Franck’s Six Pièces, published in 1868, were revolutionary. Sonically, all the works in the set, but especially the second, the Grande pièce symphonique, show the influence of the coupled manuals, registrations, crescendos and diminuendos, divisions and extended manuals, and pedalboard of the Cavaillé-Coll organ. Franck used these features to give his music an orchestral effect never previously heard and an emotional impact seldom experienced. His originality grew even more pronounced with the Trois Pièces (1878), including the anguished Pièce heroique, and his Trois Chorales (1890). When Franck’s own organ professor at the Conservatoire retired in 1872, Franck replaced him—again with Cavaillé-Coll’s backstage support.

The greatest of Aristide’s Parisian installations was the colossal five-manual, hundred-stop, forty-rank, seven-thousand-pipe organ in Saint-Sulpice. It had so many stops that Aristide arched the console around the performer to keep them all in reach. Aristide hoped to bring Lemmens in as titulaire, but, when the latter proved unwilling, recommended Lefébure-Wély (who, not having seen the writing on the wall, asked Aristide to add thunder, nightingale, and hailstorm stops to the organ).

But if Aristide could not have Lemmens, he would have to settle for the next best thing—Lemmens’s star pupils. As a young man, Aristide traveled around studying organs in France’s various départements. He met a number of builders and performers on his journeys, including the fathers of two prodigy organists, Alexandre Guilmant (in Boulogne) and Charles-Marie Widor (in Lyons), and encouraged the young men’s interest in performance. Aristide eventually recommended that the two study with Lemmens and Fétis, and thereafter arranged for their placement at La Trinité (for Guilmant) and Saint-Sulpice (for Widor, after Lefébure-Wély’s sudden death in 1871). Both men remained at their consoles for decades while contributing to the new Cavaillé-Coll-based musical language.

Like Franck’s works, Guilmant’s Huit sonates pour orgue (along with much of his other enormous output) were written with the Cavaillé-Coll organ in mind. Charles-Marie Widor’s Symphonies pour orgue, especially the first five (the Fifth Symphony finishing with the famous Toccata in F), even more effectively show the coloristic and tonal resources of Cavaillé-Colls. Though his later symphonies, in particular the Symphonie gothique and the Symphonie romane, are more subtle, Widor insisted to the end of his life that without Aristide’s instruments France’s organ renaissance would not have come about:

What a difference between the organ of former times and the one of today! It is the same as between the harpsichord and the modern . . . piano. Never would Beethoven have written Opus 111 if he had only the metallic clinking of the harpsichord of our fathers to interpret it!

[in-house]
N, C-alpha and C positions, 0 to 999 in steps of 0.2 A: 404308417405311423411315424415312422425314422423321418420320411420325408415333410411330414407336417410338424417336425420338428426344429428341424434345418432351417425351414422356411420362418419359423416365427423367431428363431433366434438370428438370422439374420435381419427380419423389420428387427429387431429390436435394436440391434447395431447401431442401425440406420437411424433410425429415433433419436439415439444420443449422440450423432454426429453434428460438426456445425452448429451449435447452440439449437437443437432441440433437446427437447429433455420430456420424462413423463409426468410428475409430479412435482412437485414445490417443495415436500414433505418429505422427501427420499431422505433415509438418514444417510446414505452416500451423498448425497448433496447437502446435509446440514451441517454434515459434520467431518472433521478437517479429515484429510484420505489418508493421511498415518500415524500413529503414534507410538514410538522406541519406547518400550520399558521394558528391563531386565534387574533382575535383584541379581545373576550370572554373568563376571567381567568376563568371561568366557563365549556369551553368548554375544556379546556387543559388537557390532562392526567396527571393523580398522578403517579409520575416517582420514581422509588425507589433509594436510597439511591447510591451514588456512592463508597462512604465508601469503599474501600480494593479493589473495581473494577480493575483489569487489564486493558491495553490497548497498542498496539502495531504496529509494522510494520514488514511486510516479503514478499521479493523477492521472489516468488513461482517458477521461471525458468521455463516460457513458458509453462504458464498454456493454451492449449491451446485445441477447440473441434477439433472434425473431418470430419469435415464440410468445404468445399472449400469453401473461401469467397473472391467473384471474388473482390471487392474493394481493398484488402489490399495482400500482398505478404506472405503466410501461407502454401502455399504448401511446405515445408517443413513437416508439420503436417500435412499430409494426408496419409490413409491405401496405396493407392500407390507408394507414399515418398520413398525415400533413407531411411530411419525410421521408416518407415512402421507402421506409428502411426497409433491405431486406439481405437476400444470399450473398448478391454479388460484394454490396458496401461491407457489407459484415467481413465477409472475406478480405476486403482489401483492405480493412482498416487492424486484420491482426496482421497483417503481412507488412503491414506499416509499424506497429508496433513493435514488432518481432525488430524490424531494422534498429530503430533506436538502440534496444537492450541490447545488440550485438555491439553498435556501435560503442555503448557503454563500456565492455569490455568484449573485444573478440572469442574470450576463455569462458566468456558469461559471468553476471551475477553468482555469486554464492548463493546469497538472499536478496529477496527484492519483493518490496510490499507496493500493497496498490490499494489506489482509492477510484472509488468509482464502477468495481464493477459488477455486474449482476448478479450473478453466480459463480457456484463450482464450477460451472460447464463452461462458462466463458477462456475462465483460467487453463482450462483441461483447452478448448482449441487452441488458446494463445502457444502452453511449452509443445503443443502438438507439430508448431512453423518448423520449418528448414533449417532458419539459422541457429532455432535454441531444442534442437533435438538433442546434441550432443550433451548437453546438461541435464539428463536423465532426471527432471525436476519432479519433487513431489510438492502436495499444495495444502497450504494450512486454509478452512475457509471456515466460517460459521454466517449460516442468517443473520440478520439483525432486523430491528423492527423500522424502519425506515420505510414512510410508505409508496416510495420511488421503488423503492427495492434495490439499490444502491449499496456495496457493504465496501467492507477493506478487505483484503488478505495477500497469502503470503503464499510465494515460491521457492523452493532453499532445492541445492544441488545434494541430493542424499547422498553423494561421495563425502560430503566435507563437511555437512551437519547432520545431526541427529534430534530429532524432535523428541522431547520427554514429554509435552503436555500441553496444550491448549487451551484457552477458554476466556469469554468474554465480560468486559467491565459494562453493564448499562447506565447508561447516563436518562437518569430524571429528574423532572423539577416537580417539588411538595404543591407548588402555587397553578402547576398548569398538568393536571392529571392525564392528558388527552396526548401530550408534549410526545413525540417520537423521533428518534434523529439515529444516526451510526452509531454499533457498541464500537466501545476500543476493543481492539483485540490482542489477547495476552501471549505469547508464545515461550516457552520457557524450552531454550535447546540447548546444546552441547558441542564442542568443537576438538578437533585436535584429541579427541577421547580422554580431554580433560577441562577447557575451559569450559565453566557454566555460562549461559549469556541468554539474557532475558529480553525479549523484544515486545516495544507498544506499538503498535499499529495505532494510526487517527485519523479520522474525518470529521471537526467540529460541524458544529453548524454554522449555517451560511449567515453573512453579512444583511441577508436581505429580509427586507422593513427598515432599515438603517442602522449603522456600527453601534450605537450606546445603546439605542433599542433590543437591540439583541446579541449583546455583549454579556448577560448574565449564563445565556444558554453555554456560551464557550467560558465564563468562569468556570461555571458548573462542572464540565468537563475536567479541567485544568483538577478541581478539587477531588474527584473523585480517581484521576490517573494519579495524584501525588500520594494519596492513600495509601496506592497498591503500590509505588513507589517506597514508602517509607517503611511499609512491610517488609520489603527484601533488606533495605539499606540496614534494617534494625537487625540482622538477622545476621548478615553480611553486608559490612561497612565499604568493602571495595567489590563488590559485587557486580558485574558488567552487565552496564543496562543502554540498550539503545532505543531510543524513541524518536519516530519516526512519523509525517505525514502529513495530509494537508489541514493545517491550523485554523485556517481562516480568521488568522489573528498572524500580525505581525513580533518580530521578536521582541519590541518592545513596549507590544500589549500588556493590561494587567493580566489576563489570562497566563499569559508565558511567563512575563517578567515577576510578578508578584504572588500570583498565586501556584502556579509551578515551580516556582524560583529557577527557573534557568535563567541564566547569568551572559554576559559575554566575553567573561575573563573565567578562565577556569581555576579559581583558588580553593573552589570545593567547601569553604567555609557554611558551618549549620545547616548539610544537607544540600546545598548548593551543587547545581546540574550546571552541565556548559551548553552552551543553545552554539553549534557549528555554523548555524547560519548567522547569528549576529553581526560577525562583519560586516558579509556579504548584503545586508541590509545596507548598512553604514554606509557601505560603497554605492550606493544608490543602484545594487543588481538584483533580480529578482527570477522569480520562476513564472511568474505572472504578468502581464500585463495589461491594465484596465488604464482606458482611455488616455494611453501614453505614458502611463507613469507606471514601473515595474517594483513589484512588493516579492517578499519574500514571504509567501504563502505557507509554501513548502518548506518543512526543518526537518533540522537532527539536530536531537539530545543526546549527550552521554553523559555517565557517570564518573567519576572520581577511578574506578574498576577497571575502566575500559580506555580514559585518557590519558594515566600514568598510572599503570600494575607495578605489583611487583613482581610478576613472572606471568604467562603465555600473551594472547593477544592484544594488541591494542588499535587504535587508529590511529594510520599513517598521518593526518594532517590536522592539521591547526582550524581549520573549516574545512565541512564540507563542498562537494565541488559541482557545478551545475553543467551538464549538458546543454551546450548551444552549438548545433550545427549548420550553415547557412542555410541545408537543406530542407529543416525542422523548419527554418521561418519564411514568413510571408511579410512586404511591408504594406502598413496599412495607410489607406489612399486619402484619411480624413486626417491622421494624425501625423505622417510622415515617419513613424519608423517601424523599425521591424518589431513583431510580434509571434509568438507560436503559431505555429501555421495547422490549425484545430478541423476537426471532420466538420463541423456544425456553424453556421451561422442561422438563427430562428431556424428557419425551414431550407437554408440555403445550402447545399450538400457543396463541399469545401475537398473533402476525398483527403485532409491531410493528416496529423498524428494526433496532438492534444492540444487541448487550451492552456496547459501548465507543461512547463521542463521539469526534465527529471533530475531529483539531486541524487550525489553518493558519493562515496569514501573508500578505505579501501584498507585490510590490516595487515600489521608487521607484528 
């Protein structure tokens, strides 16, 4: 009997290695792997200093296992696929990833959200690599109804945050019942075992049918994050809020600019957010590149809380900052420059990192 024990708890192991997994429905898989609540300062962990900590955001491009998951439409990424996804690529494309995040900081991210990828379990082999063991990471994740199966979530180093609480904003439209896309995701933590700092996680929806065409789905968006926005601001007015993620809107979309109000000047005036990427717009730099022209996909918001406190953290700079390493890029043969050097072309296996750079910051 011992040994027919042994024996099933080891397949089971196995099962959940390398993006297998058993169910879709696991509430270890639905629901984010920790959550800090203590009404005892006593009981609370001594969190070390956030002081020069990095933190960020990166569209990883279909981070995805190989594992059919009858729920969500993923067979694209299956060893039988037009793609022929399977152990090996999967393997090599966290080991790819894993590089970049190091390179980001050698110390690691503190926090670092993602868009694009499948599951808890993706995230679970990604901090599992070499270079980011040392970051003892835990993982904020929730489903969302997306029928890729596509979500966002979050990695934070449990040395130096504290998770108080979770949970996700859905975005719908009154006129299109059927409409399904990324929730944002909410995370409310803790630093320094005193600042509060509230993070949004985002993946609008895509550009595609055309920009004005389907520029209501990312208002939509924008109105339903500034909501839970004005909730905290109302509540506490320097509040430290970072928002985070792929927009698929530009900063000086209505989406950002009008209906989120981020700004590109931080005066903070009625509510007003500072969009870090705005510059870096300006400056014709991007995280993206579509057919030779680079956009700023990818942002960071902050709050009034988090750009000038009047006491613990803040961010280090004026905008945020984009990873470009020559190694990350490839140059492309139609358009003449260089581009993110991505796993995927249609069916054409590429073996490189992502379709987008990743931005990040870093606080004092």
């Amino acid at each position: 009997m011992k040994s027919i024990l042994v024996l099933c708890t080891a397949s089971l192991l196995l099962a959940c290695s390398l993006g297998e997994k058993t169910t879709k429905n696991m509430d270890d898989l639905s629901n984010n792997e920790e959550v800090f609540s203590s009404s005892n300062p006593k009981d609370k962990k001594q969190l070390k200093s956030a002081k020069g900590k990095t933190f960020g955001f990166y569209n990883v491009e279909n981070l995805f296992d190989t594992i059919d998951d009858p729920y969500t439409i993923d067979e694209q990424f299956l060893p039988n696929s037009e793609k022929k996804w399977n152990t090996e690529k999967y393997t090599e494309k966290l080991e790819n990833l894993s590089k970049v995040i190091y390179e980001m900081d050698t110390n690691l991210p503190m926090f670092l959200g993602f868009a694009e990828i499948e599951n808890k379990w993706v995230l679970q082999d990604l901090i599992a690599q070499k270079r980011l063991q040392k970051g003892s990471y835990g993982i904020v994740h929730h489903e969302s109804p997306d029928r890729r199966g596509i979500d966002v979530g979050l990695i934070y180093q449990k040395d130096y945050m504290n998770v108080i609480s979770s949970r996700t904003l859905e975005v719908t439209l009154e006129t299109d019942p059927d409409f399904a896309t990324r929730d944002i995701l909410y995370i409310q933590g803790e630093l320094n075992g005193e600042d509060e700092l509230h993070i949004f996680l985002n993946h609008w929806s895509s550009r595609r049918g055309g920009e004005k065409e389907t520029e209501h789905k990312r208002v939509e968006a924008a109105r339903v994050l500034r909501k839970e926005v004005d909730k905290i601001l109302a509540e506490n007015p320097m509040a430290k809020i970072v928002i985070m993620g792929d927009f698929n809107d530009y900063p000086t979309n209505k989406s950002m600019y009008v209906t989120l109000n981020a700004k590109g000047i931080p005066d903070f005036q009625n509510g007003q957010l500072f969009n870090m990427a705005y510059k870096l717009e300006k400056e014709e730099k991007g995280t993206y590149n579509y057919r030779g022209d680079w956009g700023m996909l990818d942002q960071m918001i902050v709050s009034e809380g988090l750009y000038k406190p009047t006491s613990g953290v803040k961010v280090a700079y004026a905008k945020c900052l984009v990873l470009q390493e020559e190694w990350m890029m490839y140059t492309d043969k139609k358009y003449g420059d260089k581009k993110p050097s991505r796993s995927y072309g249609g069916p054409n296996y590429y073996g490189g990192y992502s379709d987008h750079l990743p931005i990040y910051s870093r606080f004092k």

It took years for the music of Franck, Guilmant, and Widor to establish itself. In 1880, even after Lemmens’s legendary performances, many Parisians preferred their organ music light and dancy. When Guilmant played Bach’s most popular work for organ, the Toccata and Fugue in D minor, in a recital on Aristide’s concert organ at the Palais du Trocadéro, half the audience walked out. But after Franck’s death in 1890, Widor, and then Guilmant, succeeded him at the Conservatoire and taught a generation of pupils formed by the music that those three men played. That, in the end, was what it took to complete the transformation of taste—a new generation of performers and listeners accustomed to the new music.

Though there are still hundreds of Aristide’s instruments in France, few of them would be recognized by their maker today. After his death in 1898, other builders started to rework them, compromising or even losing their lovely characteristics. Nevertheless, on many Sundays, one can hear Aristide’s organs played in Paris by great-great-grandpupils of his protégés. At eleven o’clock at La Madeleine, the titulaire often plays before Mass; then it’s quickly down to Sainte-Clotilde for twenty minutes before heading over to Saint-Sulpice for the noon recital. On a good day, listeners may feel the same way as Widor did when, a little overcome by the sublime performance he finished moments before, he leaned over to Albert Schweitzer, seated nearby, and whispered that, “organ playing is the manifestation of a . . . vision of eternity.”

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This article originally appeared in The New Criterion, Volume 38 Number 6, on page 16